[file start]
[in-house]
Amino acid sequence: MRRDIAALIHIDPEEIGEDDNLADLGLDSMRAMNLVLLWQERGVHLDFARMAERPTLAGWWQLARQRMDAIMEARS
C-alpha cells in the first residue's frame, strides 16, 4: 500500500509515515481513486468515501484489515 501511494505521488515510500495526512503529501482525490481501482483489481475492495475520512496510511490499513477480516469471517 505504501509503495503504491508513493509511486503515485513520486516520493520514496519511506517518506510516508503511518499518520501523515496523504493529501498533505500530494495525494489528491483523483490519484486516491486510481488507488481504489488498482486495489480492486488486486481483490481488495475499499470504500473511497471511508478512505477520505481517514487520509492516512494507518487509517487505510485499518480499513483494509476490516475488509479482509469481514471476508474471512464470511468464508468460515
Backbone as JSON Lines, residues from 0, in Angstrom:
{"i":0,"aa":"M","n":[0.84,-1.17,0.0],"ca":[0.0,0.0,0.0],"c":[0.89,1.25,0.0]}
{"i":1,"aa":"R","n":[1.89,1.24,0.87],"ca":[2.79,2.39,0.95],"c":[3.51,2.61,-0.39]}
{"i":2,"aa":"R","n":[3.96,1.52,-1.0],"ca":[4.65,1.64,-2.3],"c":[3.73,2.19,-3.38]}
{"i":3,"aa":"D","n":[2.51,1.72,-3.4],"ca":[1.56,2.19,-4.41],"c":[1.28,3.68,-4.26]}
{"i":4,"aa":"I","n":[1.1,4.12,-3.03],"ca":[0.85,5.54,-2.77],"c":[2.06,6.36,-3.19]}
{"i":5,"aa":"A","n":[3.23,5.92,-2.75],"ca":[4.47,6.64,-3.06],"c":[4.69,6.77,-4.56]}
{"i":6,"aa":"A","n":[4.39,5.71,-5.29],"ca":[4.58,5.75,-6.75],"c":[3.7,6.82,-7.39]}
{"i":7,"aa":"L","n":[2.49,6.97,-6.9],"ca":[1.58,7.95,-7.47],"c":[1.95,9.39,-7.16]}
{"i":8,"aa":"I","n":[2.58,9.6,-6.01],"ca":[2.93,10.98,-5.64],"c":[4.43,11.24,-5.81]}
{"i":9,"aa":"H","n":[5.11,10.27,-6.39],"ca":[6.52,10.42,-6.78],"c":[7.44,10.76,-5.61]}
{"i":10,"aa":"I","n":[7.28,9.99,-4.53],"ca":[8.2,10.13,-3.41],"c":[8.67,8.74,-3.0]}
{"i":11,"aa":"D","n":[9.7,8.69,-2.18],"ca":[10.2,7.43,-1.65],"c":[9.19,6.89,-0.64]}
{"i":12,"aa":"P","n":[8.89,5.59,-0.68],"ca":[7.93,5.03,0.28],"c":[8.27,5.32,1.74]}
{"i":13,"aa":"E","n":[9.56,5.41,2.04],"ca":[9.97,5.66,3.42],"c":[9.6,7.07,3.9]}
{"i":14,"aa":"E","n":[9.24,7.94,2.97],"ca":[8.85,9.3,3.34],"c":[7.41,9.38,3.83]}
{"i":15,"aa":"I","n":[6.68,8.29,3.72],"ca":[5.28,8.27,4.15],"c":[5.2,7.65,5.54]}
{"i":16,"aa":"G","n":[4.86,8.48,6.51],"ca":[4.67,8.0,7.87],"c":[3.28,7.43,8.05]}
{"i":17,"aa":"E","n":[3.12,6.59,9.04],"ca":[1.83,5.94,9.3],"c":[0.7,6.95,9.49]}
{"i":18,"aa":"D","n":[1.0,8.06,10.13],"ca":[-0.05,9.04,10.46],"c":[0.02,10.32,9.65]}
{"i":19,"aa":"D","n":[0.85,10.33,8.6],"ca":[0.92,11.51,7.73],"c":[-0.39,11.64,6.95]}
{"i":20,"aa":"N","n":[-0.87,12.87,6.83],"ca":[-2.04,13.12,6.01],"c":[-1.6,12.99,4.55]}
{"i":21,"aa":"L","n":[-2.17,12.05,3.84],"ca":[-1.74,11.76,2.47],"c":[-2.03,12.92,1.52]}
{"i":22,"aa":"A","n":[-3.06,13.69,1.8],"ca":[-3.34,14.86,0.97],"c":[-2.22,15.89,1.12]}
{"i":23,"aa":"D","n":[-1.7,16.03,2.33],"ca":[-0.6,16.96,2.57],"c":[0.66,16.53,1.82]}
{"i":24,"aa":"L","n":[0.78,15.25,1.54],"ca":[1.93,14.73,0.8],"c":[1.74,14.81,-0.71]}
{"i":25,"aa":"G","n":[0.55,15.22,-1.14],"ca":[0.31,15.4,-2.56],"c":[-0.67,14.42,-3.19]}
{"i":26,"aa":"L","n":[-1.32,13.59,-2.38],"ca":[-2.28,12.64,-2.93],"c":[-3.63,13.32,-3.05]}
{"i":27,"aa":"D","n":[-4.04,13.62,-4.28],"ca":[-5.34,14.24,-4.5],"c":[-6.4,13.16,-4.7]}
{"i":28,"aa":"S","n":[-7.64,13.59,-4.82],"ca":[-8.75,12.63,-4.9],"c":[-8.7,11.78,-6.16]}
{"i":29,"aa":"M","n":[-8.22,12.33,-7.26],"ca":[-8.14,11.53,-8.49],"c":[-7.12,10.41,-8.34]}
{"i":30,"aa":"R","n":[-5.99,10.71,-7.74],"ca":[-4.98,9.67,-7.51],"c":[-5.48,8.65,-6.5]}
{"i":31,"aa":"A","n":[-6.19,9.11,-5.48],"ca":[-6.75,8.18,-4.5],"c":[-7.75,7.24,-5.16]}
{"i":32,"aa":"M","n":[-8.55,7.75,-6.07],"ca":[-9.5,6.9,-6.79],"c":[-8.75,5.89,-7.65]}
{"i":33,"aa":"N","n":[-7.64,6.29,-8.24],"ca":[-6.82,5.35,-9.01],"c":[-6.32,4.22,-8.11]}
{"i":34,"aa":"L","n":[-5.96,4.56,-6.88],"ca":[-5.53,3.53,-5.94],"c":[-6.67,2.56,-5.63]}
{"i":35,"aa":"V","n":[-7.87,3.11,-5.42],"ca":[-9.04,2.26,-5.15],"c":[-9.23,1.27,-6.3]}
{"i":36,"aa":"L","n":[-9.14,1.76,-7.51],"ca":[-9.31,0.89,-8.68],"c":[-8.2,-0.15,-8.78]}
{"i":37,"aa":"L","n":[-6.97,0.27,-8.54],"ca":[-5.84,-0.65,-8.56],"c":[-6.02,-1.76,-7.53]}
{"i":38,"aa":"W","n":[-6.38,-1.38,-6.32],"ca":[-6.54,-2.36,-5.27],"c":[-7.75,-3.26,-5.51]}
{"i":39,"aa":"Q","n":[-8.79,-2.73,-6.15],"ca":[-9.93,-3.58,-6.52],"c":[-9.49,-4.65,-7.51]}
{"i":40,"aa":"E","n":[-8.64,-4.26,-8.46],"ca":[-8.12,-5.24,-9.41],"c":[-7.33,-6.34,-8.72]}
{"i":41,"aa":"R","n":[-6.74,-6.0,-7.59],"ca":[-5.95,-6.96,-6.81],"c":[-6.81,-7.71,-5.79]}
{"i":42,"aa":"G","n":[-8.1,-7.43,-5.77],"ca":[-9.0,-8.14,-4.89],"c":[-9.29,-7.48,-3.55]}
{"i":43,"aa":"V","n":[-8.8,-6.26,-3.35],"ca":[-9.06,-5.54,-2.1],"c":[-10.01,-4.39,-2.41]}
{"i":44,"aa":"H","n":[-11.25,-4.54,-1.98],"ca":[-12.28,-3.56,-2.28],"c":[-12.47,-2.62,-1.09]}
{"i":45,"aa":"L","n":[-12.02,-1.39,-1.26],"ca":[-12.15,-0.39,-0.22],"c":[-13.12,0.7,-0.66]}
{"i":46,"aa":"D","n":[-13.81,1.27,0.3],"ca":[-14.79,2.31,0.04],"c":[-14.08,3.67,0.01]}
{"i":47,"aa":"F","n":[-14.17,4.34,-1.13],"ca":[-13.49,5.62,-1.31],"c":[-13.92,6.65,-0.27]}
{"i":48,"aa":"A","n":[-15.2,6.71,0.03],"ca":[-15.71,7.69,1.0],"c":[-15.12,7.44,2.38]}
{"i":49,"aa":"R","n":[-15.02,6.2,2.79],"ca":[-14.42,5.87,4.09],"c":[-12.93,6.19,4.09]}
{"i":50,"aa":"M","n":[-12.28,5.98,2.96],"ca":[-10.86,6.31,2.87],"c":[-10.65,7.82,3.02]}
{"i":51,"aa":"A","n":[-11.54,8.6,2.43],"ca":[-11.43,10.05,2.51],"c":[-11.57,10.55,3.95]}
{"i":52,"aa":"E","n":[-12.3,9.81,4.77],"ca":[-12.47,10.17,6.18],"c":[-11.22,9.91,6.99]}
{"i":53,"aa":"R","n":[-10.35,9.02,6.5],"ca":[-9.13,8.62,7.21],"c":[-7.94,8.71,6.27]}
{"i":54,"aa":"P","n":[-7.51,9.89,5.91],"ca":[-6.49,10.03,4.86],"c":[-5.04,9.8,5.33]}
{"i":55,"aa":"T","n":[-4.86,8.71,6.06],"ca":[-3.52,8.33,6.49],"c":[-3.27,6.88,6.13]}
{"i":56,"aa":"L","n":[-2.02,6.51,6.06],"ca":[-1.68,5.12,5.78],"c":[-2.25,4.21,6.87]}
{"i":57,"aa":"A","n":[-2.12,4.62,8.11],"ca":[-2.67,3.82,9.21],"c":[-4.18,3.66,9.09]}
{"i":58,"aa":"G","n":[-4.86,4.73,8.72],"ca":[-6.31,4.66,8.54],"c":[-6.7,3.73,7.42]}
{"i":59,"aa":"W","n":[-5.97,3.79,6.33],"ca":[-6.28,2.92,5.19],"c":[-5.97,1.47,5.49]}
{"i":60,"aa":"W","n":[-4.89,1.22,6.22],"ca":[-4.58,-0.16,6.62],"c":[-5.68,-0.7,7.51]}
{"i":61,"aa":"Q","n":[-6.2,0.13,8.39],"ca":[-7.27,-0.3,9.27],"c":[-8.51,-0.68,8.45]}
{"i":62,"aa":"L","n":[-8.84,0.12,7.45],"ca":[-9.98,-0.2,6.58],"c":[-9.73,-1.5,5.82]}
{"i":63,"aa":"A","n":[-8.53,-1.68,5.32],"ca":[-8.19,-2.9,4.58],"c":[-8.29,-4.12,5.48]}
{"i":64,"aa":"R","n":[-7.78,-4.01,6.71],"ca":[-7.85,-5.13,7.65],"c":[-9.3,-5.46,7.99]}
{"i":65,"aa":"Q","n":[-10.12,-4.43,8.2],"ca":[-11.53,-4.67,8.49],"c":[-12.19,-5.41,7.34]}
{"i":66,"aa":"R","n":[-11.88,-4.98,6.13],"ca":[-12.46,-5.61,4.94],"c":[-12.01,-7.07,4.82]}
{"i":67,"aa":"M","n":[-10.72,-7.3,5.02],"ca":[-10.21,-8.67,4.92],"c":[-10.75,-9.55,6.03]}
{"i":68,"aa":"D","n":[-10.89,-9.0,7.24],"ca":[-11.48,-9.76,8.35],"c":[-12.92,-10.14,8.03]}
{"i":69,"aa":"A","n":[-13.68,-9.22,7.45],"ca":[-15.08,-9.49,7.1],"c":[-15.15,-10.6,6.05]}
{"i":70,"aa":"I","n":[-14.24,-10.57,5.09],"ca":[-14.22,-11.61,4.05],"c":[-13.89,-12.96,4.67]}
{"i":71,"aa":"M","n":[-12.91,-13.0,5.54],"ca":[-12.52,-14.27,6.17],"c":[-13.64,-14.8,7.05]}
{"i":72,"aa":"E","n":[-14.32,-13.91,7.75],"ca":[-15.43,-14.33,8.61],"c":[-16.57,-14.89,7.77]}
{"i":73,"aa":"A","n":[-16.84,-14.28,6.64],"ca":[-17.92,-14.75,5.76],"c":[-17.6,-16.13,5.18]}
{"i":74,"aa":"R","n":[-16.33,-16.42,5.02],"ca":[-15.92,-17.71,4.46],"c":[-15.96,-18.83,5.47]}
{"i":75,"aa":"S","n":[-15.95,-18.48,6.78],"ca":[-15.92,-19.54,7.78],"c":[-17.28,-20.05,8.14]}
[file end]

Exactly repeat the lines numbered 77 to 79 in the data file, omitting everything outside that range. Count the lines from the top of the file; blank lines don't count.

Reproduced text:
{"i":72,"aa":"E","n":[-14.32,-13.91,7.75],"ca":[-15.43,-14.33,8.61],"c":[-16.57,-14.89,7.77]}
{"i":73,"aa":"A","n":[-16.84,-14.28,6.64],"ca":[-17.92,-14.75,5.76],"c":[-17.6,-16.13,5.18]}
{"i":74,"aa":"R","n":[-16.33,-16.42,5.02],"ca":[-15.92,-17.71,4.46],"c":[-15.96,-18.83,5.47]}